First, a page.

The separation of church and state and the protection of religious freedom are important cornerstones of American constitutional law. Over the last two hundred years, the Supreme Court has generally sided with religious institutions in First Amendment cases. And in some cases, traditions that began as religious became seen as secular - and therefore constitutional.
What the First Amendment Says
"Congress shall make no law respecting an establishment of religion, or prohibiting the free exercise thereof..."
What It Means
United States Library of Congress, The Constitution of the United States of America: Analysis and Interpretation
The history of Sunday Closing Laws goes back into United States colonial history and far back into English history.1 Commonly, the laws require the observance of the Christian Sabbath as a day of rest, although in recent years they have tended to become honeycombed with exceptions.
The Supreme Court rejected an Establishment Clause challenge to Sunday Closing Laws in McGowan v. Maryland.2 The Court acknowledged that historically the laws had a religious motivation and were designed to effectuate concepts of Christian theology. However, in light of the evolution of our Sunday Closing Laws through the centuries, and of their more or less recent emphasis upon secular considerations, it is not difficult to discern that as presently written and administered, most of them, at least, are of a secular rather than of a religious character, and that presently they bear no relationship to establishment of religion.3
The fact that this [prescribed day of rest] is Sunday, a day of particular significance for the dominant Christian sects, does not bar the State from achieving its secular goals. To say that the States cannot prescribe Sunday as a day of rest for these purposes solely because centuries ago such laws had their genesis in religion would give a constitutional interpretation of hostility to the public welfare rather than one of mere separation of church and State.4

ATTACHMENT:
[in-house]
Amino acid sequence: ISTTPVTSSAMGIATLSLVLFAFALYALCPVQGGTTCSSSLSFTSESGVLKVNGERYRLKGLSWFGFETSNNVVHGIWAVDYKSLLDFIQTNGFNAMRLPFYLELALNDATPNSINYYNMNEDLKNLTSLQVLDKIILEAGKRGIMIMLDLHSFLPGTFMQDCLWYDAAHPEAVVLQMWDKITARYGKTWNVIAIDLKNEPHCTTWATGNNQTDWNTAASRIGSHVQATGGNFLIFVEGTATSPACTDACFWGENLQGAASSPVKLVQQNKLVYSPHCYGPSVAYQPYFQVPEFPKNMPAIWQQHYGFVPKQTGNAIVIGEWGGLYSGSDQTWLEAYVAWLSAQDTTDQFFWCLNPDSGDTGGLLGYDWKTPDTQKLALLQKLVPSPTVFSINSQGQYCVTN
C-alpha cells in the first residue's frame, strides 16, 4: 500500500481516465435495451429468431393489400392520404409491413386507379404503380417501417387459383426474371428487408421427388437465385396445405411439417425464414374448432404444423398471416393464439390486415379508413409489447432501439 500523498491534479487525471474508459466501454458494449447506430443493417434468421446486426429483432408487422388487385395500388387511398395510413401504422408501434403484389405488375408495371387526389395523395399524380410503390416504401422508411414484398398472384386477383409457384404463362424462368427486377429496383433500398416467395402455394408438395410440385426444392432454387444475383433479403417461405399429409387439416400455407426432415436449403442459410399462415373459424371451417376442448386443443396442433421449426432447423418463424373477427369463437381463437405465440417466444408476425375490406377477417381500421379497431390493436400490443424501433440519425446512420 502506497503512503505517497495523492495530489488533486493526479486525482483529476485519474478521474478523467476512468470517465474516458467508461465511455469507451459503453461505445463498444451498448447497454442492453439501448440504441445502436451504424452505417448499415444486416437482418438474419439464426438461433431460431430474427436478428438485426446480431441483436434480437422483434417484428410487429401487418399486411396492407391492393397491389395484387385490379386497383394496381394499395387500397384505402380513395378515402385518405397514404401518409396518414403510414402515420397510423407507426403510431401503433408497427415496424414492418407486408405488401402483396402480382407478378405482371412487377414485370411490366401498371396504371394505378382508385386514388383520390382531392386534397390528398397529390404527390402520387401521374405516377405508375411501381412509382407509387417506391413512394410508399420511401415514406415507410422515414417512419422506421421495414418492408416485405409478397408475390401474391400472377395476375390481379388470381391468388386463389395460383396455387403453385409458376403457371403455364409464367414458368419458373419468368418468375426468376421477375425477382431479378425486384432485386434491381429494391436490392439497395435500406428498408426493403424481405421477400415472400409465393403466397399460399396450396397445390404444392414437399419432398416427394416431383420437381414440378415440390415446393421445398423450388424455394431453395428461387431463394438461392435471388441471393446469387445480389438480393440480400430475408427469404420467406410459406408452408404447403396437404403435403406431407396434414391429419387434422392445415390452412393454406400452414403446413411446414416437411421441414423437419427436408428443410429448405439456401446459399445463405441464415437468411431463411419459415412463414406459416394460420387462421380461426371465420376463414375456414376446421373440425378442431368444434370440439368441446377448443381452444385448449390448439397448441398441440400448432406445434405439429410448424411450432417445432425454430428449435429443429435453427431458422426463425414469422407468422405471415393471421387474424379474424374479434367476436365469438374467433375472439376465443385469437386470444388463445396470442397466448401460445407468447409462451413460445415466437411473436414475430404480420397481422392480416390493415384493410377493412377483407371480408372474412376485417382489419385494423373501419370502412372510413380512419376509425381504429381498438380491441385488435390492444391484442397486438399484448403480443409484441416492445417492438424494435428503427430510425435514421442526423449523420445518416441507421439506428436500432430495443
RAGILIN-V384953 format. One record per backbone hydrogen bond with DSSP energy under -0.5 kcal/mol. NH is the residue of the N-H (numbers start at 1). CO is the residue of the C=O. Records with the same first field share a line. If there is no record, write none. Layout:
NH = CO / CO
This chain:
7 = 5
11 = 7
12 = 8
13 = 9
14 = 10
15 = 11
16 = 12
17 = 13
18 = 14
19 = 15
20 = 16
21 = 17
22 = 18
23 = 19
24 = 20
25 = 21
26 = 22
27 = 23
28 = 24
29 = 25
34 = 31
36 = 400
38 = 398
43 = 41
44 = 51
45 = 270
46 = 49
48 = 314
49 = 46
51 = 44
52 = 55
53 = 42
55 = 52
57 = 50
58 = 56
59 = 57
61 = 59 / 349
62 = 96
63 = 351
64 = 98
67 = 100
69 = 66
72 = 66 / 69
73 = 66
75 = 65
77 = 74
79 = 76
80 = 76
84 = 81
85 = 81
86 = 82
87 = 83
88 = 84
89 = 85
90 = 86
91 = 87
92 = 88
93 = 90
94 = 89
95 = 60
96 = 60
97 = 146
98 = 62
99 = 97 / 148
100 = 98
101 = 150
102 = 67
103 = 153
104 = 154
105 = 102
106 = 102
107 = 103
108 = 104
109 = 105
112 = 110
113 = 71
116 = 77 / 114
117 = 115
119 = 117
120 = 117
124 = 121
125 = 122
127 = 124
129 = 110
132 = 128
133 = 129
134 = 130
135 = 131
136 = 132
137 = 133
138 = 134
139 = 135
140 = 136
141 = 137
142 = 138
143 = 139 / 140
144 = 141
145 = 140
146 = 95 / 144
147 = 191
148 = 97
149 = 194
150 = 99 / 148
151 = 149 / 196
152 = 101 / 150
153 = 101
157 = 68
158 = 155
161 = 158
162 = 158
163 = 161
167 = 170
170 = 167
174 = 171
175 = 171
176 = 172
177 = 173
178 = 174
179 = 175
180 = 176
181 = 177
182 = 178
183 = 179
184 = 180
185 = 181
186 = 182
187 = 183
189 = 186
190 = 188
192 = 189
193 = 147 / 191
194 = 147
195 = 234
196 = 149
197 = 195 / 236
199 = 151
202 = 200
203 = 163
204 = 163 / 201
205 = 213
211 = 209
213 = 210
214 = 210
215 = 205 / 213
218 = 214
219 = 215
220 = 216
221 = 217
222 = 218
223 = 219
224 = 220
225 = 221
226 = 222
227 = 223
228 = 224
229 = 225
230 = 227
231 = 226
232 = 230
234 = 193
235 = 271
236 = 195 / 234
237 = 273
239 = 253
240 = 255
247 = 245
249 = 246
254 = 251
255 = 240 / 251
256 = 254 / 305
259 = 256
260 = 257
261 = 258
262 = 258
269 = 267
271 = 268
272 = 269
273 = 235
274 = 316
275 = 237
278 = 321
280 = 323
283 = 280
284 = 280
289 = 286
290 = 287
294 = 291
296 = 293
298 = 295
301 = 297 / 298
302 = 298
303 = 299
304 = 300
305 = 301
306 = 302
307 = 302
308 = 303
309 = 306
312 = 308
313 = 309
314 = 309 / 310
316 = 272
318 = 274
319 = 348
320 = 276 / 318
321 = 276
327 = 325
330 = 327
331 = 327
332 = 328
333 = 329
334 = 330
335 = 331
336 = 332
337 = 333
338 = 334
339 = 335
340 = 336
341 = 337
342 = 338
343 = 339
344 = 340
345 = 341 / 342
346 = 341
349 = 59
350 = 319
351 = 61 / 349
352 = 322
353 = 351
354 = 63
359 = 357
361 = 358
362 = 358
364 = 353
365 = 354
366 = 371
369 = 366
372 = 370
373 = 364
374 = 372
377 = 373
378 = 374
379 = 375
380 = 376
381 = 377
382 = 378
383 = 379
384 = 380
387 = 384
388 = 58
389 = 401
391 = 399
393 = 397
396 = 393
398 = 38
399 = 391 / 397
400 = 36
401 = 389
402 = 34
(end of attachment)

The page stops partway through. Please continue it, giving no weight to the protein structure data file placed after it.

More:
The choice of Sunday as the day of rest, although originally religious, now reflected simple legislative inertia or recognition that Sunday was a traditional day for the choice.5 Valid secular reasons existed for not simply requiring one day of rest and leaving to each individual to choose the day, reasons of ease of enforcement and of assuring a common day in the community for rest and leisure.6 Later, a state statute mandating that employers honor the Sabbath day of the employee’s choice was held invalid as having the primary effect of promoting religion by weighing the employee’s Sabbath choice over all other interests.7
More on the Religion Clauses
1. The history is recited at length in the opinion of the Court in McGowan v. Maryland, 366 U.S. 420, 431–40 (1961), and in Justice Frankfurter’s concurrence. Id. at 459, 470–551 and appendix.
2. 366 U.S. 420 (1961). Decision on the establishment question in this case also controlled the similar decision on that question in Two Guys from Harrison-Allentown v. McGinley, 366 U.S. 582 (1961), Braunfeld v. Brown, 366 U.S. 599 (1961), and Gallagher v. Crown Kosher Super Market, 366 U.S. 617 (1961). On free exercise in Sunday Closing cases, see Free Exercise Exemption From General Governmental Requirements, infra.
3. McGowan v. Maryland, 366 U.S. 420, 444 (1961).
4. 366 U.S. at 445.
5. 366 U.S. at 449–52.
6. 366 U.S. at 449–52. Justice Frankfurter, with whom Justice Harlan concurred, arrived at the same conclusions by a route that did not require approval of Everson v. Board of Education, from which he had dissented.
7. Estate of Thornton v. Caldor, Inc., 472 U.S. 703 (1985).